Table 1: Measurement of vitamin E levels in HDL from diabetic individuals.

4. Discussion

We have shown here that Hb can form protein cross-links with HDL and that Hp 2-2 is inferior to Hp 1-1 in inhibiting the formation of these adducts with HDL. Previous work had established that there was more Hb associated with the HDL of Hp 2-2 DM individuals and that the HDL of these individuals is dysfunctional [5]. We have demonstrated here that the increased association of Hb and oxidative damage by Hb in Hp 2-2 can be recapitulated in vitro with purified Hp, Hb, and HDL. This suggests that it may be possible to use such an in vitro system to identify drugs that may similarly prevent HDL Hb adducts in vivo.

We have not definitively identified the nature of the protein adducts formed between Hb and HDL. MS sequencing of the 72 kd Hb immunoreactive band which appears in native HDL suggests that this complex includes apoA1. A 43 kd adduct of Hb with HDL and which is Hp type specific appears to also be an adduct of Apo A1 and Hb and this is consistent with the MW of these two proteins (27 kd and 16 kd). The Hp-binding site is on helix 6 of Apo-A1, and overlaps with the binding site of lecithin acetyl transferase (LCAT) on Apo-A1. This overlapping causes the displacement of LCAT and has been shown to result in an inhibition of LCAT cholesterol esterification rate in vitro and decreased LCAT activity significantly lower in Hp 2-2 diabetic individuals than in Hp 1-1 diabetic individuals [9]. This theory is consistent with the significant reduction in cholesterol efflux ability noted for HDL oxidized with Hp 2-2 (Figure 4). This hypothesis is further supported by Watanabe et al. who demonstrated that the Hp presence on HDL allows Hb to associate with HDL, and the amount of Hb in HDL increases HDL proinflammatory properties in CHD patients [14]. It will be of great interest to determine if the presence of the 72 kd Hb reactive species or the propensity of a given patient to form the 43 kd adduct is predictive of cardiovascular events and may therefore serve as a targetable biomarker.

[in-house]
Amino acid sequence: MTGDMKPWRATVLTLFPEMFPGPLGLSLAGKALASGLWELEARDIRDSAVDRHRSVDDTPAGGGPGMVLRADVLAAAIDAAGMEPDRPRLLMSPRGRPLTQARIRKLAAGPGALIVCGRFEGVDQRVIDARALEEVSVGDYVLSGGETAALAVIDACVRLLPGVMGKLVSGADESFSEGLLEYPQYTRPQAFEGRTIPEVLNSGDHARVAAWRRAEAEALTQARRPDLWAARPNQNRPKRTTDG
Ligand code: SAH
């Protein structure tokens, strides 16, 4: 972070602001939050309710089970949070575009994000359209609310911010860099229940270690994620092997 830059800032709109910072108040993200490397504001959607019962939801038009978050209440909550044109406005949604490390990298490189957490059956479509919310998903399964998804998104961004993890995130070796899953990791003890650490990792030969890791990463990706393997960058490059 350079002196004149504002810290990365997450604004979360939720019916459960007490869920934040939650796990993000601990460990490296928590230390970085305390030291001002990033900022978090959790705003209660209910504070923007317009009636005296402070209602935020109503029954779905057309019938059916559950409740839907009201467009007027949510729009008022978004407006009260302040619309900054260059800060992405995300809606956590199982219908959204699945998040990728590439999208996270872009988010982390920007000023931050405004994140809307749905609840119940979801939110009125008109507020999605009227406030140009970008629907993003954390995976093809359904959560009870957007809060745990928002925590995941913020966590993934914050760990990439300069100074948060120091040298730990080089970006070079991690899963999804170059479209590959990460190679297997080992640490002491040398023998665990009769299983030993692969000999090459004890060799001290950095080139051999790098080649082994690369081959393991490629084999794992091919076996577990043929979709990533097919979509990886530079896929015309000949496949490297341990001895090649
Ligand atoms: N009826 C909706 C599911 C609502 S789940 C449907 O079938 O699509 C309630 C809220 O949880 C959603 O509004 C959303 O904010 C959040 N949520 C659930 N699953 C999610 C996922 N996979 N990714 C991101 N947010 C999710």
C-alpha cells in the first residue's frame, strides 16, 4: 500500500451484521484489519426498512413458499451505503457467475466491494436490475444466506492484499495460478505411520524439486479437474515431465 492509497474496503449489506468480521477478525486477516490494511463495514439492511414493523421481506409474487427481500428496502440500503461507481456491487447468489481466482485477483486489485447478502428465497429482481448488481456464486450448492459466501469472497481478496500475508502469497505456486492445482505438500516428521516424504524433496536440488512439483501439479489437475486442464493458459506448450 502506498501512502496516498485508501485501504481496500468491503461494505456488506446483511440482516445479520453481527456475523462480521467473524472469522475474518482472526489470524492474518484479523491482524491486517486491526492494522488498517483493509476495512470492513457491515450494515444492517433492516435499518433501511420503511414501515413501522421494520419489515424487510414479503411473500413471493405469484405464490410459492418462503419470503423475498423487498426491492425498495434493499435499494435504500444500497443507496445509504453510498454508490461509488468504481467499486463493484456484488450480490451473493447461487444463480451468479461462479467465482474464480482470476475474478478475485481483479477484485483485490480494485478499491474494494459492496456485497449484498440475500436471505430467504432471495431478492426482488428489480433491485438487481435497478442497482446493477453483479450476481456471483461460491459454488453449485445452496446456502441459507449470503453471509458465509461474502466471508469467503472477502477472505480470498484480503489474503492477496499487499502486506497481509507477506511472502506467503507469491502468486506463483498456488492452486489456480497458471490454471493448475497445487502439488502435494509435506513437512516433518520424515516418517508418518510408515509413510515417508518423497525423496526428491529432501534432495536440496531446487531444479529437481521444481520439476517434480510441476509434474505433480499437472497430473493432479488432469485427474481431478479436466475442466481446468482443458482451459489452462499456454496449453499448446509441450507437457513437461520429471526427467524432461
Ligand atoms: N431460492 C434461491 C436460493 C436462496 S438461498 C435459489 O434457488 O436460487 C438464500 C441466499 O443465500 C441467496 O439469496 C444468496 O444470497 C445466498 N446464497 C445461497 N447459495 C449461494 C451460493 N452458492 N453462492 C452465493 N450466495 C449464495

We have also demonstrated for the first time that the concentration of vitamin E in HDL is Hp type dependent. In the patients in whom this was measured we had previously reported that total serum vitamin E was not Hp type dependent. The decreased amount of vitamin E in the HDL of Hp 2-2 individuals may be due to its increased consumption by the Hb which is bound to it. Similarly, Ji et al. have shown an association between the elevation of plasma Hb levels as a result of hemolysis in sickle cell anemia and decreased antioxidant function of HDL. This study extends the relevance of our findings to other diseases [15].

Supplementation of vitamin E would be expected to replenish vitamin E within HDL and thereby provide protection. These data may explain why vitamin E has been shown to improve HDL function in Hp 2-2 individuals but not in other Hp types and why vitamin E may be protective against CVD in Hp 2-2 but not in the other Hp types. It would be interesting to know if baseline HDL vitamin E levels were predictive of benefit from antioxidant therapy in recent antioxidant trials.

It is increasingly being understood that HDL function may be more important than HDL mass. Increasing HDL mass in individuals in whom HDL is dysfunctional may actually be harmful [7]. We have shown that the adducts formed here result in functional changes in the HDL. Ongoing studies are addressing whether these adducts can be used as surrogate markers for HDL functionality.

Data Availability

All data arising from this study are contained within the manuscript.

Conflicts of Interest

The institution of Andrew Levy owns a patent which claims to predict that vitamin E can reduce CVD in Hp 2-2 DM individuals.

Acknowledgments

This work was funded by grants from the Israel Science Foundation and the Rappaport Foundation Research Fund to APL and a grant from the American Diabetes Association to TC.